Cable television programming is typically delivered through a cable-company-provided device referred to as a "set-top" box. In theory it is legally and technically possible to for the consumer to supply their own set-top equipment to consume cable service, however as both technology and policy have been evolving this is a murky area.
Cable service providers have been steadily moving all content (channels) to encrypted signals ("encrypted QAM"). In order to access this content (with your own hardware) it is necessary to have a "CableCard"-compatible tuner and cable-company provided CableCard (which you rent for a separate fee) which acts as a special hardware key and decoder for this content. There are a handful of products on the market, including TiVO and consumer PC components for DIY "Home Theater PC" systems (specifically Windows Media Center).
See for background: http://www.usatoday.com/story/tech/columnist/2013/04/14/cable-encryption/2081471/
If you can provide your own tuning equipment you may able to avoid Time Warner's set-top box leasing fees through the "Bring Your Own Box" discount: http://www.timewarnercable.com/en/residential-home/support/topics/tv/cablecard/byob-discount-form.html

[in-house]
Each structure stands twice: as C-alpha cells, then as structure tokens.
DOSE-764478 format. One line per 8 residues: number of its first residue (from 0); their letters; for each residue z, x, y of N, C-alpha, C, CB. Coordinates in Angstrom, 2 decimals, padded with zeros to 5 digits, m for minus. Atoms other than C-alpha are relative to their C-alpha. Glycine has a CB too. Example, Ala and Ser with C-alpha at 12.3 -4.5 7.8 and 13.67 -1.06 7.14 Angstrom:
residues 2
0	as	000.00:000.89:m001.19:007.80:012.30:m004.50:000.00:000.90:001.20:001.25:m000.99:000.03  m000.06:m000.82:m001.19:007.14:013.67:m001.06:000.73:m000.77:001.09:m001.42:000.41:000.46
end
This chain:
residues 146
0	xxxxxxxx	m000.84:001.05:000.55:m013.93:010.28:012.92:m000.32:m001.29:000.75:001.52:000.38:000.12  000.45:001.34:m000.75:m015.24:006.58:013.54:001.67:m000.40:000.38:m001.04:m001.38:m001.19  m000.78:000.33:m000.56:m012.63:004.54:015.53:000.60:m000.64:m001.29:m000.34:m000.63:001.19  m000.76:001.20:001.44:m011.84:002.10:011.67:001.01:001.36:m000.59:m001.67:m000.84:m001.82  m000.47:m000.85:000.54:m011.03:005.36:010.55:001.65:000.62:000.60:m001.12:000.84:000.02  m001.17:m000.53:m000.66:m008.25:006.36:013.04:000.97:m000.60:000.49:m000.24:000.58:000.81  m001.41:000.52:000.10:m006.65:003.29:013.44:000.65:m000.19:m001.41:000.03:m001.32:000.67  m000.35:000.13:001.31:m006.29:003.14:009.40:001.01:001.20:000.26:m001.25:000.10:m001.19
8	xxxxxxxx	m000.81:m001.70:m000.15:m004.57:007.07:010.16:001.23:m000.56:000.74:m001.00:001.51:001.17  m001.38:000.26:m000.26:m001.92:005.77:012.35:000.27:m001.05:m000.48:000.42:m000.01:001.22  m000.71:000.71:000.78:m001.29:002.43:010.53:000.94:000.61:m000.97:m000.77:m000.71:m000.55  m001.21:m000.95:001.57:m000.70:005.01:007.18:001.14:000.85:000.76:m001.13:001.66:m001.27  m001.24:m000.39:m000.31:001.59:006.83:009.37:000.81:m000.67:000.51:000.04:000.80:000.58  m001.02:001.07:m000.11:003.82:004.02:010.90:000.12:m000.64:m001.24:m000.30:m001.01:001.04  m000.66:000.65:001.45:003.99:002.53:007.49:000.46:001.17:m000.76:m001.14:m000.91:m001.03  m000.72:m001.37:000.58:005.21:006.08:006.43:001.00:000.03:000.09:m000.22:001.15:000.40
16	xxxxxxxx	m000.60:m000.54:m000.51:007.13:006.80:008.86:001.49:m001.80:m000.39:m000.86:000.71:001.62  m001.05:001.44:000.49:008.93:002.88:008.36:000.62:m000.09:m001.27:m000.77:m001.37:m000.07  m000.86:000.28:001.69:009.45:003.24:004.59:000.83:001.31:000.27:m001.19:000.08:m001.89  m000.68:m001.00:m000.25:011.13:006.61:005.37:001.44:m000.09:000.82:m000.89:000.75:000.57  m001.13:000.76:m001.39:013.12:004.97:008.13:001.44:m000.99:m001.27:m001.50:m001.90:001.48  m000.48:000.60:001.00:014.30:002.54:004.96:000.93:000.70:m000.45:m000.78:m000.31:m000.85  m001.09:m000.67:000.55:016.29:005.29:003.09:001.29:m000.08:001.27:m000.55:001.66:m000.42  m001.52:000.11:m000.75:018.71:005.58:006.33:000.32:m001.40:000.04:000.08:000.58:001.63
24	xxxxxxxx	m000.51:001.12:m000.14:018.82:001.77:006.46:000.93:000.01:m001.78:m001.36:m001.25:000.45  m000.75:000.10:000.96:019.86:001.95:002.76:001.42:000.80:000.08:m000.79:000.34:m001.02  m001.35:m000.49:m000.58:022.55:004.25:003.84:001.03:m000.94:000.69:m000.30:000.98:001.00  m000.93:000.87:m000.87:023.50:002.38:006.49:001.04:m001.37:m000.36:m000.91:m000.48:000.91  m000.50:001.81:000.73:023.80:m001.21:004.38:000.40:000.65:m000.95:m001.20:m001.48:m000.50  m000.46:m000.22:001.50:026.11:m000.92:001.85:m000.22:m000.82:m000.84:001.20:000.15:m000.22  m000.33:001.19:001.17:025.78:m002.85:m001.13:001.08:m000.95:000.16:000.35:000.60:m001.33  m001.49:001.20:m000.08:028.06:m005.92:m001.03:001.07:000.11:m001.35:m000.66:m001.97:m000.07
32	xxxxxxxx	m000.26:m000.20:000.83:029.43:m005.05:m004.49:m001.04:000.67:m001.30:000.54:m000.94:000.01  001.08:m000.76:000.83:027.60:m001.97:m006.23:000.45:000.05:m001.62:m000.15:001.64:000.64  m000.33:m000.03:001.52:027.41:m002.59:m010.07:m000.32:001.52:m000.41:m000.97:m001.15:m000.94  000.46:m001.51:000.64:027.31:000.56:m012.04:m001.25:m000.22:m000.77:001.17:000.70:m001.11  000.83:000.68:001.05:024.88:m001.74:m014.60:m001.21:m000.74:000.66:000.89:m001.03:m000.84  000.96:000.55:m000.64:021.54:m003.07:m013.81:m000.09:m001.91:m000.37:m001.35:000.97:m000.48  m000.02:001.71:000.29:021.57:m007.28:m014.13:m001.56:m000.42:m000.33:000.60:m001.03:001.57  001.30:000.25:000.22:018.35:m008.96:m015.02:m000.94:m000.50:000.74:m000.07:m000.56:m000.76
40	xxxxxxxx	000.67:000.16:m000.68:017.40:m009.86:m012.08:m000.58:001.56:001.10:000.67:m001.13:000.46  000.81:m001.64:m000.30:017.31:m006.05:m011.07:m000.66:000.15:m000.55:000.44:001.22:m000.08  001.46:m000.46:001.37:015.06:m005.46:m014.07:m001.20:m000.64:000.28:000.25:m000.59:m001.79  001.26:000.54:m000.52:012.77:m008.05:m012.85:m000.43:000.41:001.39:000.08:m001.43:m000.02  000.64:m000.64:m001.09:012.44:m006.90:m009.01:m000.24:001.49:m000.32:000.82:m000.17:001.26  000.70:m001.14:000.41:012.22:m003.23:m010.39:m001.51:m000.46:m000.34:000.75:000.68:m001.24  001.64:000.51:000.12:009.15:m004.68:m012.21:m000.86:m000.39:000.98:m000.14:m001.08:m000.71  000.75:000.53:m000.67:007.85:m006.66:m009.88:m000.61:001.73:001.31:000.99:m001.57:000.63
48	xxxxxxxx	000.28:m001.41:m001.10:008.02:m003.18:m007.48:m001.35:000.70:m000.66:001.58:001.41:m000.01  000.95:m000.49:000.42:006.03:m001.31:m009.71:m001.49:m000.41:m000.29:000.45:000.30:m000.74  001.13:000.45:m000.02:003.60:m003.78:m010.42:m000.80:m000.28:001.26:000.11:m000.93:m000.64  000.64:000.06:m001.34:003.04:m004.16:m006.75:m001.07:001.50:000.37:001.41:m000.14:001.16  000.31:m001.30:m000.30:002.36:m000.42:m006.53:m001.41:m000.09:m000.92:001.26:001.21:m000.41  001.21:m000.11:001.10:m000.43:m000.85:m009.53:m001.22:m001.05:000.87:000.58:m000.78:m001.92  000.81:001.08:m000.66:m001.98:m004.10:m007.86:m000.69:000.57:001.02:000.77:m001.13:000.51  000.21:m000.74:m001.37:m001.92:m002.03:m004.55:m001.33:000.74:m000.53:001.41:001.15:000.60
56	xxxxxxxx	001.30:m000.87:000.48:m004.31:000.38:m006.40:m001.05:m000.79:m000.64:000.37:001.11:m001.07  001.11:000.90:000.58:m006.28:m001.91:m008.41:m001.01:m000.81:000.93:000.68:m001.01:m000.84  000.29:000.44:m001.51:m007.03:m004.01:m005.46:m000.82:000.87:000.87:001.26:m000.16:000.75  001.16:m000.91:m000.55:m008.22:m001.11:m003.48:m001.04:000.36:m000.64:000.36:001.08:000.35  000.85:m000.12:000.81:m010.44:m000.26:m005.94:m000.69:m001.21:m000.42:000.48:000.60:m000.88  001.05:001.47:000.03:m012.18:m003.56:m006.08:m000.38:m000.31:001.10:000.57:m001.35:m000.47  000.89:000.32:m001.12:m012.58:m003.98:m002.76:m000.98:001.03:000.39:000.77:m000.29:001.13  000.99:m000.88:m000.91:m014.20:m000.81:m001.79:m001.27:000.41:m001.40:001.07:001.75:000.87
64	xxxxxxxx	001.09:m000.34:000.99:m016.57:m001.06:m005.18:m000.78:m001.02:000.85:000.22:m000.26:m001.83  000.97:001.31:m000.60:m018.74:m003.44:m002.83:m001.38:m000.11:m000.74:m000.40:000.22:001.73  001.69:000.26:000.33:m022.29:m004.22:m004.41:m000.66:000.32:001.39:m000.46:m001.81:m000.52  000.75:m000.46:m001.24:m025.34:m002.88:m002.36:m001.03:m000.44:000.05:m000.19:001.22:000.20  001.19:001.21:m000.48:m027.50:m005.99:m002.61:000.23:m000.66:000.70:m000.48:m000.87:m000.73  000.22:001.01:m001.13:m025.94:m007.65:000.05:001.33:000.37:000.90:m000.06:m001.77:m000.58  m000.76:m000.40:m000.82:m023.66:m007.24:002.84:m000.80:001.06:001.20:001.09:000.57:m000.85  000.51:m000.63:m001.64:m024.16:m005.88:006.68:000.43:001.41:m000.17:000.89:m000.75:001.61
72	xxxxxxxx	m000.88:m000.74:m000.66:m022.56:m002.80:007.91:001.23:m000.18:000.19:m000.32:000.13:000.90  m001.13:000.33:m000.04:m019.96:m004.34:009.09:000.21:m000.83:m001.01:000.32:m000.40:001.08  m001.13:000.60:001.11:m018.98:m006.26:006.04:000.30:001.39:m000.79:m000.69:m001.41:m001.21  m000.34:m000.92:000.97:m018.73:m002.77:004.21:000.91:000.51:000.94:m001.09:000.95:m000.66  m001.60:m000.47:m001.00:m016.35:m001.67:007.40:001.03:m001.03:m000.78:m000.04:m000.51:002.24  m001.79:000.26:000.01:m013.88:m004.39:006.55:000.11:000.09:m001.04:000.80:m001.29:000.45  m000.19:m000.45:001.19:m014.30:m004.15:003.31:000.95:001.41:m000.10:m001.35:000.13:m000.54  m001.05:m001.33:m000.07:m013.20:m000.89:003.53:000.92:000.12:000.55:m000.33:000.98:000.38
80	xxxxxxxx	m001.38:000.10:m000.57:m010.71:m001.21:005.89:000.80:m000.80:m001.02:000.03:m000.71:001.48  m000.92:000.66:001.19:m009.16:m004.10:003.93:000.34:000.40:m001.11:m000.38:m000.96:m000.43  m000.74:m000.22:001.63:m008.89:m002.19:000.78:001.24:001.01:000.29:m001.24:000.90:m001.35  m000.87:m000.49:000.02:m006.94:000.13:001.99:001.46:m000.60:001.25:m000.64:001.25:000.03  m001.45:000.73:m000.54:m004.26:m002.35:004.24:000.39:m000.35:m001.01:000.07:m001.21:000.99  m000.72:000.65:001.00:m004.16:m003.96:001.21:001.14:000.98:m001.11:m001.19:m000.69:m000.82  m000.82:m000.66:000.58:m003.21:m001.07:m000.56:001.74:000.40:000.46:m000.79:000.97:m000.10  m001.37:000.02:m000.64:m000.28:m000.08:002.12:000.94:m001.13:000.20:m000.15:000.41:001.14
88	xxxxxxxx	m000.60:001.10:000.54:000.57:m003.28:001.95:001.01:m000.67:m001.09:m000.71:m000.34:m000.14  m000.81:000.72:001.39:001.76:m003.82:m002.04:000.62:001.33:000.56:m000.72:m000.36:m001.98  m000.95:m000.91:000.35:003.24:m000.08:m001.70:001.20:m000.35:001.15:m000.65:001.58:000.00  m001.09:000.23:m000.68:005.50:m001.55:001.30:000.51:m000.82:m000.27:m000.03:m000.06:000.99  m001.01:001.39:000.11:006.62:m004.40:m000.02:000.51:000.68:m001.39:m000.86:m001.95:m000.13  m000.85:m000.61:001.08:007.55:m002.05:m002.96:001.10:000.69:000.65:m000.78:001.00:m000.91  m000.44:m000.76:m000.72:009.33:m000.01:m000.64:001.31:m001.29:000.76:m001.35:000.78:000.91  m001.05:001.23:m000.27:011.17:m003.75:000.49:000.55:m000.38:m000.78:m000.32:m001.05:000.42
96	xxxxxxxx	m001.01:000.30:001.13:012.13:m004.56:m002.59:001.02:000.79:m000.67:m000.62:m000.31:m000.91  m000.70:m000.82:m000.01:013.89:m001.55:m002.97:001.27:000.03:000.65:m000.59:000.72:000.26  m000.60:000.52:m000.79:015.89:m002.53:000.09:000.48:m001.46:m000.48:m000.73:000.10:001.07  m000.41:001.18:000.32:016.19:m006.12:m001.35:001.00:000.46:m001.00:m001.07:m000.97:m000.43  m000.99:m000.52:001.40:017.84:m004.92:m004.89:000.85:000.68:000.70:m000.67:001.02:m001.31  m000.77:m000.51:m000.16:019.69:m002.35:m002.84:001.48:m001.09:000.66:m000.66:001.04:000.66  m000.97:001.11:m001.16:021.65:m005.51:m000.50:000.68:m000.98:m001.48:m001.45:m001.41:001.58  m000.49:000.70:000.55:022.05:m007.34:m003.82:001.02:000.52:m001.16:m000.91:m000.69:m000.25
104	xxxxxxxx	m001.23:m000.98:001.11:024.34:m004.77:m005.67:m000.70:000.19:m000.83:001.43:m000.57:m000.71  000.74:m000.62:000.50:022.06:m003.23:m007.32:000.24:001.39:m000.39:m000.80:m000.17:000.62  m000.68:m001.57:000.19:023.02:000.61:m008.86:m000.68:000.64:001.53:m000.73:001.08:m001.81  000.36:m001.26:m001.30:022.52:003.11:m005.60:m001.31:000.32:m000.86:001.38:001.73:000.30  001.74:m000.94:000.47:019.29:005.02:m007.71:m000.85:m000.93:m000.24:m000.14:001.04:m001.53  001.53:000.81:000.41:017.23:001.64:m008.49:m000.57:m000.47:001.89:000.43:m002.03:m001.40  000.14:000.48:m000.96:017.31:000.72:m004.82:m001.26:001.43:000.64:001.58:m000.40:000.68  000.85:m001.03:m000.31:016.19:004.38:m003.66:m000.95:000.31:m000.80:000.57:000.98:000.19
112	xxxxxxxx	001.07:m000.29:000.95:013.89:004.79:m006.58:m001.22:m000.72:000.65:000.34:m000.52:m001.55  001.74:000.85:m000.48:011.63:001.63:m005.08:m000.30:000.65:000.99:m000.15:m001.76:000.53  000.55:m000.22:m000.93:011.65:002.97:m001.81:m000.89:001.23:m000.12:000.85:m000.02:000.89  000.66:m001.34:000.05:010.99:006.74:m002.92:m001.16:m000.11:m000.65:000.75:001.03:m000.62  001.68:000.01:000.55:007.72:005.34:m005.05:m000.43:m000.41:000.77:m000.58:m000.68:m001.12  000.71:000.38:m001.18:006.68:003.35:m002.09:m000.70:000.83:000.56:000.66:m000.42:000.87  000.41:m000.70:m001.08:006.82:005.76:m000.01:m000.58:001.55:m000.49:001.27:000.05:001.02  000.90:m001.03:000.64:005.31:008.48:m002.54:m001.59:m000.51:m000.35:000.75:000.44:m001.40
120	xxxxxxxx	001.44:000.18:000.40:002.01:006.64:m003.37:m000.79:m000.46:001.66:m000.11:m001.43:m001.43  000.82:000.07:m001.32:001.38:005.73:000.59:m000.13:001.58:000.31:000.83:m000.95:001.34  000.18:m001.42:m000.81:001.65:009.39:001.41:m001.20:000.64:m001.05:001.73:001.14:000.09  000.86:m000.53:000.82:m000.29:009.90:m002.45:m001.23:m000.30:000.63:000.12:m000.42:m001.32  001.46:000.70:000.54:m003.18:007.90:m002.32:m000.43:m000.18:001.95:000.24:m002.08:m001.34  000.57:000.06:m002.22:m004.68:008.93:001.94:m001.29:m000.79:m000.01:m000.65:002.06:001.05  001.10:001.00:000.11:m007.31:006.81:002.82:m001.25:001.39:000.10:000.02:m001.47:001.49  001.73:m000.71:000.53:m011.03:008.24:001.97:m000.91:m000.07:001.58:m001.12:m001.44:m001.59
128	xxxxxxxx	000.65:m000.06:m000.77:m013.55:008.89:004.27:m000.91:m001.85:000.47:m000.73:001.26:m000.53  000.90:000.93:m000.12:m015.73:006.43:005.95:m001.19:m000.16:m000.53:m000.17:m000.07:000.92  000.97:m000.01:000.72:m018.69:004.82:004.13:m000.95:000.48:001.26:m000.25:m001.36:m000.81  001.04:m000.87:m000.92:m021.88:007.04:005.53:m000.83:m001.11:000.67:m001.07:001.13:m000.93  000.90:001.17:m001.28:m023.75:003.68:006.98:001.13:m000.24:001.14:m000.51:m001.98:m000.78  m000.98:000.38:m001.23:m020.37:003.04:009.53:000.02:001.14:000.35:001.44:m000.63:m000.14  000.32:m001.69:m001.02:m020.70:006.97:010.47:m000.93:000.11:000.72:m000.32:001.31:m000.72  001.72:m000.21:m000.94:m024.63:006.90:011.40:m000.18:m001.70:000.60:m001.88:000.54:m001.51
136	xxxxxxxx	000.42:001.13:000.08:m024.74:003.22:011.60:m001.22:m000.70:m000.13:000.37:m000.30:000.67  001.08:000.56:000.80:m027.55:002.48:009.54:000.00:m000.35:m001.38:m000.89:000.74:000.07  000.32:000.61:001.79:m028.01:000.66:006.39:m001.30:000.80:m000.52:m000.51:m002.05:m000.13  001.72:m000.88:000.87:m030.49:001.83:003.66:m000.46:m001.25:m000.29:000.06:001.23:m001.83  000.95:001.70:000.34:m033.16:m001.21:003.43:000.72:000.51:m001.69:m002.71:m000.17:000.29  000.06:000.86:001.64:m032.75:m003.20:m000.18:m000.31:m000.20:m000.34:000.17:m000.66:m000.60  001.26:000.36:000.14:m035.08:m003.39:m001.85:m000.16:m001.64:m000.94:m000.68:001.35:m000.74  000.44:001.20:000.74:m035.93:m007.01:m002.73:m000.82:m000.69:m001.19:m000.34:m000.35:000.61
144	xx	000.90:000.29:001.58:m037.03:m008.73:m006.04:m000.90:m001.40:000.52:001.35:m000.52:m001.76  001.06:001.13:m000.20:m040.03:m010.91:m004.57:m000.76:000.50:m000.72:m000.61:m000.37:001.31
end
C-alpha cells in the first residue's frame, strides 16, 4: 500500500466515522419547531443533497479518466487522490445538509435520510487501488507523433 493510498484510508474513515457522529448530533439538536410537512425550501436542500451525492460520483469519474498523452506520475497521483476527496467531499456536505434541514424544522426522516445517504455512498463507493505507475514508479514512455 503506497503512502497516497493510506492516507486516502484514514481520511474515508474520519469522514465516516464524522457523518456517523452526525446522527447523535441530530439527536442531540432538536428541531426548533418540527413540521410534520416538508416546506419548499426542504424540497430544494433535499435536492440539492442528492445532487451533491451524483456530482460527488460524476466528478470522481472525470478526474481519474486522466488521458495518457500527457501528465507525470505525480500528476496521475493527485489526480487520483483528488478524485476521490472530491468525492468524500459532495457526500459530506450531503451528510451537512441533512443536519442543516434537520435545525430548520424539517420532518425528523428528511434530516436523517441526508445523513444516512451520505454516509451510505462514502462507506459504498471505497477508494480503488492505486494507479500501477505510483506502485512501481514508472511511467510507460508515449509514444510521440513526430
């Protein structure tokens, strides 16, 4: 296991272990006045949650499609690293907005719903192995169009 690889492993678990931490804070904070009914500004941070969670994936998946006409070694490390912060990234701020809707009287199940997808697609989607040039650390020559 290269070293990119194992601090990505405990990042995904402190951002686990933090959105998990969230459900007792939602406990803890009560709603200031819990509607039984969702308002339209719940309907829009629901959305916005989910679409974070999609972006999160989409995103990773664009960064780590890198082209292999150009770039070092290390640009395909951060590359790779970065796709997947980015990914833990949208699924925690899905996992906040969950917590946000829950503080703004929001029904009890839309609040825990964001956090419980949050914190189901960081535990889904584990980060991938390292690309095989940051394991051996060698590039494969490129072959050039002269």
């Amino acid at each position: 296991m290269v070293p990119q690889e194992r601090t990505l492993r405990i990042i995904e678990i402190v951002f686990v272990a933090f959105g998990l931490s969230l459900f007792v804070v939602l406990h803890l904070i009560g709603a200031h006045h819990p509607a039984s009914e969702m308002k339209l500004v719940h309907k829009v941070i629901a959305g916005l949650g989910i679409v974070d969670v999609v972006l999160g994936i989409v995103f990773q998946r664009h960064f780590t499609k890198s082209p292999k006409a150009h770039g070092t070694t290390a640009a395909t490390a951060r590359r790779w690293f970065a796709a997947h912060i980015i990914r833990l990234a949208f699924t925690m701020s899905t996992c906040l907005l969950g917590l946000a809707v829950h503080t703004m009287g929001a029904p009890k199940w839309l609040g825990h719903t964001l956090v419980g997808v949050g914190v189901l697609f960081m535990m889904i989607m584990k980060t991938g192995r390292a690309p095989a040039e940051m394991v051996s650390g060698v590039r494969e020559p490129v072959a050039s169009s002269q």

Time Warner currently provides a Roku app and has given some indications that it may be opening up third party device access in the future: http://www.cnet.com/news/time-warner-cable-will-let-you-junk-your-set-top-box-next-year
If you are interested in exploring the possibility of using your own cable service tuning equipment, the following resources may be helpful:
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